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Friday, February 21, 2020  Spokane, Washington  Est. May 19, 1883
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Autos

Hacking insurance

Dealing with injury or loss stemming from electronic intrusion, or hacking, is already a concern by entities from small businesses to giant corporations.  And they can get insurance for such damage.

A growing reality, though rare now, is that auto insurers will be sorting out potential blame when hacking happens to cars and trucks — especially autonomous ones.  According to a reminder from Rand, a research and analysis agency, in the future, when cars can drive themselves, grand theft auto might involve a few keystrokes and a well-placed patch of bad computer code.  They also reiterate that assigning blame to the resulting loss may get complicated.

The topic reminded me of writing in 2015 that some expert hackers had scared the daylights out of a reporter riding in a Jeep they hacked.  They invaded the vehicle’s entertainment system remotely and fooled around with the air conditioning, radio, and wipers.  All the while, an image of the two schemers, Charlie Miller and Chris Valasek, showed on the digital screen.  They could control any competitor-monitored system on the vehicle, but did nothing too dangerous, finally cutting the transmission which rendered the Jeep powerless as the reporter steered to the highway’s shoulder.

Without a doubt, the hack points out that this can happen.  According to James Anderson, the director of the RAND Institute for Civil Justice and a coauthor of the study, “These are not likely events, and there are lots of engineers working to make them even less likely. But they’re not impossible. They will occur.”

Cars are becoming artificial intelligences on wheels, making them increasingly vulnerable to hack attacks, per a recent RAND report.  Potentially, billions of dollars ride on the question of who has the legal responsibility to keep hackers from grabbing the wheel or cutting the brakes.

Yes, who will be liable for the damages caused by a hacker with remote control of a two-ton vehicle?  Was it stolen due to manufacturer shortcomings?  Did the private or fleet owner fail to secure it in locked mode?  These are just a couple of the quandaries arising from both the loss by theft and the subsequent liability caused by misuse, crashing and death.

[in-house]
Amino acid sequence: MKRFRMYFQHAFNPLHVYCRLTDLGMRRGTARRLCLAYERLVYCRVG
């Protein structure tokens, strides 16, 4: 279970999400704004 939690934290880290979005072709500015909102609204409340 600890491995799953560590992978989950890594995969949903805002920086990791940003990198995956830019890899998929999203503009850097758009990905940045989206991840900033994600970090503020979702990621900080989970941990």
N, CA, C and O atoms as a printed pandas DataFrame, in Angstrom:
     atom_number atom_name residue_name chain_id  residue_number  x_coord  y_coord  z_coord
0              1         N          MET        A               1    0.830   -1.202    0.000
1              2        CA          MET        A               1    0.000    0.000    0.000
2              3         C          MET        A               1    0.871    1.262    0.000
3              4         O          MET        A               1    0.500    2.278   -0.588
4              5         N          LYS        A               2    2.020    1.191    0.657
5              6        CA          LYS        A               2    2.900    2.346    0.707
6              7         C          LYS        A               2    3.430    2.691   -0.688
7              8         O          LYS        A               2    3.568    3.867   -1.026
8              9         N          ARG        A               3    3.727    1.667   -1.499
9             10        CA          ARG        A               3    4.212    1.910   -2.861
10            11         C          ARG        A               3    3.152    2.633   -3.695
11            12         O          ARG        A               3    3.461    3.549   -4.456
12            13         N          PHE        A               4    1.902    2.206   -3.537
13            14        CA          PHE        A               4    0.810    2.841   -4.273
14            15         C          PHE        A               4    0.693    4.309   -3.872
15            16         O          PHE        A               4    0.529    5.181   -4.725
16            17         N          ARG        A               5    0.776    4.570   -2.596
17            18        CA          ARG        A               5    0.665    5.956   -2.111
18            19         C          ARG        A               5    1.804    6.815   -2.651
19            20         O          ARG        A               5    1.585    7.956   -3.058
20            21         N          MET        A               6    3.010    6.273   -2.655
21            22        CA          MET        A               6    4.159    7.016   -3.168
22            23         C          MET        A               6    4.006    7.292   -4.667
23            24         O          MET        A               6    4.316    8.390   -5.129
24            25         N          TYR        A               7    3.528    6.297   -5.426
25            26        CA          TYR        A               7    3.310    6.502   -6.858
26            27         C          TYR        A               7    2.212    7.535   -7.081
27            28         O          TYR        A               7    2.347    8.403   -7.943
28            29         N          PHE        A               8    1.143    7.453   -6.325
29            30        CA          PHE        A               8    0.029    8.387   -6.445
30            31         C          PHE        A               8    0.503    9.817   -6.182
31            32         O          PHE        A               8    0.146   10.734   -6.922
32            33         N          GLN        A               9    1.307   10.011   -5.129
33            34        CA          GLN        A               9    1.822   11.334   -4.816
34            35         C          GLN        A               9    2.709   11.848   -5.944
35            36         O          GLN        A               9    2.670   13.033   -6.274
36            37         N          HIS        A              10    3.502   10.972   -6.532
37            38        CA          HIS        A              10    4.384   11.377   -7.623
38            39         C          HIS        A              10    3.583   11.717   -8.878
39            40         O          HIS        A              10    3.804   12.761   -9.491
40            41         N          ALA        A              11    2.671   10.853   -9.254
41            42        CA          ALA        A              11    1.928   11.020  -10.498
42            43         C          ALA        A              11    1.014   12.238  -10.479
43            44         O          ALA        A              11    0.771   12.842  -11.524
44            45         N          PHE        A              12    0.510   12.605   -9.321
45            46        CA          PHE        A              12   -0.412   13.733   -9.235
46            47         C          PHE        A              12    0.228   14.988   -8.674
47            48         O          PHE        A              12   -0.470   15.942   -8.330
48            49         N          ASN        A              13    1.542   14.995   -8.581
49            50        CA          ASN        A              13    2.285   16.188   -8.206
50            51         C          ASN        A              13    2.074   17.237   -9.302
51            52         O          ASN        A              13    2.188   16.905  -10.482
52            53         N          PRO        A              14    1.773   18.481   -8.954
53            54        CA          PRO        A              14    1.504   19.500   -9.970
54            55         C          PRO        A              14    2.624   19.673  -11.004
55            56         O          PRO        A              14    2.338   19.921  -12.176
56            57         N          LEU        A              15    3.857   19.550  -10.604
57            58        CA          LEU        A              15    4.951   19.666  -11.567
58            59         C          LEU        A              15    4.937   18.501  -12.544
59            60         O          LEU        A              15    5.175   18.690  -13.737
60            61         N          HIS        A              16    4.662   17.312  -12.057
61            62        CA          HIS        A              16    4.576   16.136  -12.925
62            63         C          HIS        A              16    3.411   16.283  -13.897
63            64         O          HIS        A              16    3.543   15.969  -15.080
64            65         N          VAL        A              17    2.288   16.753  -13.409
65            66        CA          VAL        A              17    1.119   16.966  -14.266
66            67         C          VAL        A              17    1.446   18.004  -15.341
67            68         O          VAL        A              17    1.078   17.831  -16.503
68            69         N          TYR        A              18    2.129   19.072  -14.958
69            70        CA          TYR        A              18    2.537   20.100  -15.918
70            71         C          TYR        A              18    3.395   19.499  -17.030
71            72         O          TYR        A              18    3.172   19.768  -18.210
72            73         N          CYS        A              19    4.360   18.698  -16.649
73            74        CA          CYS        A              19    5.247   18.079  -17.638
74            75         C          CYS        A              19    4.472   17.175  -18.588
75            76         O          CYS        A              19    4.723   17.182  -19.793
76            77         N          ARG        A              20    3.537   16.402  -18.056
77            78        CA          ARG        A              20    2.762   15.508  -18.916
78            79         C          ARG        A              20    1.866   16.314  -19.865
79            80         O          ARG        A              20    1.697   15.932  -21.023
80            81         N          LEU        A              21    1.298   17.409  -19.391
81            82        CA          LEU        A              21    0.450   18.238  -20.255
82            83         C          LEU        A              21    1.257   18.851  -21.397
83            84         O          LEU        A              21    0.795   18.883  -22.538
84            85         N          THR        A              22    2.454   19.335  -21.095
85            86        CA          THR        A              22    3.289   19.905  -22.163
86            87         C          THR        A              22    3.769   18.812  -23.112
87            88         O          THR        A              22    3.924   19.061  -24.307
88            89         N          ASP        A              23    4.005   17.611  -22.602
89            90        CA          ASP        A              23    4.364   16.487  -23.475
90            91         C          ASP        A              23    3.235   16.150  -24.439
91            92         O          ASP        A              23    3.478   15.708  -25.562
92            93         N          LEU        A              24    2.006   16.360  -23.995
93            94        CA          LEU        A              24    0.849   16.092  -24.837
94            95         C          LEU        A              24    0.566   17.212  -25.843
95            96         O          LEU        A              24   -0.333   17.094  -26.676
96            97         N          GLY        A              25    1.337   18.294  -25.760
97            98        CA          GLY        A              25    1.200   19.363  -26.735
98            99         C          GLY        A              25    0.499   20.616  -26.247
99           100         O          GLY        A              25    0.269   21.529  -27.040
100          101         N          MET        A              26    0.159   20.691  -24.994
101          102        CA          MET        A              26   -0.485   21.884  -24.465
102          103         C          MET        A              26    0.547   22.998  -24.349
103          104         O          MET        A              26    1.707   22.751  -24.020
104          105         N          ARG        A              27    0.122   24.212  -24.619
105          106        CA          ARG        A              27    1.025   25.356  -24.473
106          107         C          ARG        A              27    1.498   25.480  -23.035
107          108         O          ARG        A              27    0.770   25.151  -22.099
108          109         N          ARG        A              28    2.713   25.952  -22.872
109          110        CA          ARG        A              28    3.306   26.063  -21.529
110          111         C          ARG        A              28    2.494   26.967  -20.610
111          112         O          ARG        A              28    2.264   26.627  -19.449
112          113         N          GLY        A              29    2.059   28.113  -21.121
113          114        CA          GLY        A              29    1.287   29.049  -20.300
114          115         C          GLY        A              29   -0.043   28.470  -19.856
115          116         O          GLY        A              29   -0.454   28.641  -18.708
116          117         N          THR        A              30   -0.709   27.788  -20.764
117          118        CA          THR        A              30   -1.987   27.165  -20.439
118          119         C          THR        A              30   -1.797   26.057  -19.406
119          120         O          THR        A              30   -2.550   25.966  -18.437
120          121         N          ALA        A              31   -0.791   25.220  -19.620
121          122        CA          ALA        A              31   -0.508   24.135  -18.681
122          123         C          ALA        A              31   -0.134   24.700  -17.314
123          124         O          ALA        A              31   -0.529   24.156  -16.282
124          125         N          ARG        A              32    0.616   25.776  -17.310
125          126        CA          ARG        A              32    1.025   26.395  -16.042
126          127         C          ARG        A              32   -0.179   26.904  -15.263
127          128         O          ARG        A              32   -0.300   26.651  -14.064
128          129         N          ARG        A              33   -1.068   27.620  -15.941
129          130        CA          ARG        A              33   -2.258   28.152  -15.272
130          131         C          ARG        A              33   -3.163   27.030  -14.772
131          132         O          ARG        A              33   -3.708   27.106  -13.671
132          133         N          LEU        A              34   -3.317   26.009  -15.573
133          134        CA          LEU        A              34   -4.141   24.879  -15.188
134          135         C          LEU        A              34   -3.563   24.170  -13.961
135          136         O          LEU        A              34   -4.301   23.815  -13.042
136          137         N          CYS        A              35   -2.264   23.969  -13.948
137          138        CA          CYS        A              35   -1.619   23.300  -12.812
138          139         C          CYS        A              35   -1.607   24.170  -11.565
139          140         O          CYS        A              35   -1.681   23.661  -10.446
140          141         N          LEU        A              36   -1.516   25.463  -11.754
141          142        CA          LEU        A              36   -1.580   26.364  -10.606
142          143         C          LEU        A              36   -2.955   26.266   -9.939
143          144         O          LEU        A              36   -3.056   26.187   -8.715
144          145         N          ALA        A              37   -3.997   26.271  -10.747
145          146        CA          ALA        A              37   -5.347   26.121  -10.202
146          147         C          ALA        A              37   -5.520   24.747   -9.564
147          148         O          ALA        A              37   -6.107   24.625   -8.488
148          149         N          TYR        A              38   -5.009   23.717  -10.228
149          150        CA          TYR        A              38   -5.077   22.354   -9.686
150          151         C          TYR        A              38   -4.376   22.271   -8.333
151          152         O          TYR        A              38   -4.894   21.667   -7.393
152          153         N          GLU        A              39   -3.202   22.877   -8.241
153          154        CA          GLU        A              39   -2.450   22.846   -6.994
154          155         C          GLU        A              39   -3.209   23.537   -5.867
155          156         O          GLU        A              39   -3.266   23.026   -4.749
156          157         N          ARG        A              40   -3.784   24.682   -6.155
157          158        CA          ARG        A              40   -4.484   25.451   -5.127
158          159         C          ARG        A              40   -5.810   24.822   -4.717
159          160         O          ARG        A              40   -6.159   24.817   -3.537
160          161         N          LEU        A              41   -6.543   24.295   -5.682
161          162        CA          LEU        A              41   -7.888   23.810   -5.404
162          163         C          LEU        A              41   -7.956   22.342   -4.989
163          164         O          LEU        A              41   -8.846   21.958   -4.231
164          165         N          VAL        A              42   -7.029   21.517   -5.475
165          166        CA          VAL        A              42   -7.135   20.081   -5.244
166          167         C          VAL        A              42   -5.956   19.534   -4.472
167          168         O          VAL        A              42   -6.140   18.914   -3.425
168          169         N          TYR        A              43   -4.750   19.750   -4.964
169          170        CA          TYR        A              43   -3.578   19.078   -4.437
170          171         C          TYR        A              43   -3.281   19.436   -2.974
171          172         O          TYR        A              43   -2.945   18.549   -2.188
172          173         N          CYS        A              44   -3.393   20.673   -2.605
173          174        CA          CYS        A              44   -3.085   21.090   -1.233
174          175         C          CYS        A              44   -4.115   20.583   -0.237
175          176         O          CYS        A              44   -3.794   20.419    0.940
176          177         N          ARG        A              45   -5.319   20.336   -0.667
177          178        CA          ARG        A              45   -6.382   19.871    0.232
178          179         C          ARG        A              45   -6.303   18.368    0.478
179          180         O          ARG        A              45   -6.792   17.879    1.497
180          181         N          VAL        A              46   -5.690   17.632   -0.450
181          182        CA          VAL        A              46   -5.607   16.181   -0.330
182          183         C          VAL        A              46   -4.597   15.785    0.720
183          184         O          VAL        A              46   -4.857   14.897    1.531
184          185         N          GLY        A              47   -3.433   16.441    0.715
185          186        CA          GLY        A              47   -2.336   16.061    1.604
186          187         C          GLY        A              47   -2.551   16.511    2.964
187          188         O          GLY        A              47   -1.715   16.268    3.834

Anderson’s research looks at how courts might assign blame if a hacker taps into an autonomous vehicle and causes trouble.  In a nightmare scenario, a hacker might disable the brakes, commandeer the wheel, and steer the car into a collision.  But he or she could also steal personal information from a car’s driver logs or threaten to disable a car’s electronics if its owner doesn't pay a ransom.

“Think about the car of the future as, essentially, a laptop with an engine, wheels, and windshield wipers,” said Nahom Beyene, an engineer at RAND and coauthor of the study. “It’s going to be continually redesigned, revised, and updated.  It opens up a whole new dimension of vulnerability when the final product is almost to-be-determined.”

Federal, state and city governments might even be brought into a liability lawsuit for authorizing autonomous use. Not even half of the states have any laws on the books governing autonomous vehicles and the technology is too new for courts to have experience with it.

While we have no way of predicting the likelihood of such hacking attacks, indications are that the chance is not zero, and insurers will be monitoring the topic.

 Readers may contact Bill Love via e-mail at precisiondriving@spokesman.com.